“Population Structure and Gut Flora Diversity in Coptotermes gestroi in Southeast Asia”
Dept. of Biological Sciences, NUS
Tues, 23 April 2013: 1.00pm
@ DBS Conference Room ii (S1 Level 3, Mezzanine)
Supervisor: Assoc Prof Evans, Theodore Alfred
All are welcome
“Coptotermes gestroi (Wasmann) (Insecta: Isoptera: Rhinotermitidae), commonly known as the house termite, is one of the most destructive urban pests in Southeast Asia. This species has gut microorganisms (protists, bacteria and archea) to aid wood digestion and nutrient intake.
It appears to be an urban adaptor or exploiter, as it rare in natural forests, but common in urban centres; it has been found to infest up to 80% of buildings in Malaysia.
The species is invasive as well, and had spread though human trade to other geographic regions, including east and south Asia, North and South America, Europe and several islands in the Pacific, Caribbean and India Oceans.
Although C. gestroi is an important pest species, little is known about its origins, endemic distribution, geographic spread, and adaptation to urban life. Indeed it is only in the last decade its taxonomy was resolved.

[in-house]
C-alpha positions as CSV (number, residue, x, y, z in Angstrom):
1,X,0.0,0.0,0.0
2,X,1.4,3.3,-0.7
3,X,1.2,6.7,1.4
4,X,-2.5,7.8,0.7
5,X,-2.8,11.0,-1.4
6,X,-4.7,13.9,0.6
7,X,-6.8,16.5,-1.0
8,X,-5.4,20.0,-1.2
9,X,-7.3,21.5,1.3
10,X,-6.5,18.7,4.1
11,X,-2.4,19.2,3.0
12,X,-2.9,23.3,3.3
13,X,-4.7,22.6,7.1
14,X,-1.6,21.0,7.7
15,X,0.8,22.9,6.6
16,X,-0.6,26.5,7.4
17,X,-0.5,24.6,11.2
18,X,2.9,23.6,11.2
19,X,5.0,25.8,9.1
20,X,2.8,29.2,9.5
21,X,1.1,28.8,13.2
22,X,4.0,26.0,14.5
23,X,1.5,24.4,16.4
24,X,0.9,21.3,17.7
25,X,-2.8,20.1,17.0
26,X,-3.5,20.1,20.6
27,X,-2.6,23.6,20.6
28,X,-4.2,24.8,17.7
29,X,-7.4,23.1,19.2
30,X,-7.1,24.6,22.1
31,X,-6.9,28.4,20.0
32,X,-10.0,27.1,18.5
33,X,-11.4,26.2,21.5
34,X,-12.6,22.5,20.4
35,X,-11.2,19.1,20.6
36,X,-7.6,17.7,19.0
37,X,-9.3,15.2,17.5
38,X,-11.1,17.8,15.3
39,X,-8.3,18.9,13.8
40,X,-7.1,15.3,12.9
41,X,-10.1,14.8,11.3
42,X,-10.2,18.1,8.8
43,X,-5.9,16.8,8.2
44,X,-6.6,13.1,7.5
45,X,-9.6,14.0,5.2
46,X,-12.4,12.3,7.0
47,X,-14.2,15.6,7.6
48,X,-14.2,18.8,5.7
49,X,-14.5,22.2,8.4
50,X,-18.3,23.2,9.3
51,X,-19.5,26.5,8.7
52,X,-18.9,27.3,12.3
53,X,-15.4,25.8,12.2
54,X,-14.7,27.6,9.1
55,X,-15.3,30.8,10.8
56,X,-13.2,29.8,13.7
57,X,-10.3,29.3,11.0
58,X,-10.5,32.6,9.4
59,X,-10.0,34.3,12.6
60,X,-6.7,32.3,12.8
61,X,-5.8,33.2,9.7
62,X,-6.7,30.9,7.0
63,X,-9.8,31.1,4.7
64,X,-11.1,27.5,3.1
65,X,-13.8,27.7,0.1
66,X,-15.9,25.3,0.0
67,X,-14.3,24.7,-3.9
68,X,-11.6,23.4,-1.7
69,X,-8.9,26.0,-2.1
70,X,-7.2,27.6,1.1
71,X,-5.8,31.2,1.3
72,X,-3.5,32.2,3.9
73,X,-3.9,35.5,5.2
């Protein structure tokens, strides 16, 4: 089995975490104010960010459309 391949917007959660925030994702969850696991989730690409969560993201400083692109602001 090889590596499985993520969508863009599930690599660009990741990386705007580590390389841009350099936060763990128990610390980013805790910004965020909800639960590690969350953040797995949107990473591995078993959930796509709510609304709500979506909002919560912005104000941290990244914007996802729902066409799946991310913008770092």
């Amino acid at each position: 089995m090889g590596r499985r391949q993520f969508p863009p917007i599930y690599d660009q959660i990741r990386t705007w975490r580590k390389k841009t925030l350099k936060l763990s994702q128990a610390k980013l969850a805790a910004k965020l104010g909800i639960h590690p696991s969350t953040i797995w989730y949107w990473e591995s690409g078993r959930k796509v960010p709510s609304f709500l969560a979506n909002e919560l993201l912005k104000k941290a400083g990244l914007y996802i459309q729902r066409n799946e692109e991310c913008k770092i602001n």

My project aims at uncover some of this unknown information, by elucidating the population structure and genetic diversity of C. gestroi across Southeast Asia and invasive populations using microsatellite markers. A better sampling strategy (sampling in cities, countrysides and forest) and comparative Copototermes species would be adopted.
Pyrosequencing survey of the gut flora diversity will be used as a facilitated method to reveal the dispersal pattern, and help understand adaptation to urban life.
A laboratory experiment that tests the effect of food types on gut flora diversity of C. gestroi will complement the pyrosequencing.
My project intends to shed some light on
- The origin and dispersal pattern of C. gestroi.
- The underlying mechanism for wide distribution of the species.
- The adaptive strategy of C. gestroi to urbanization.”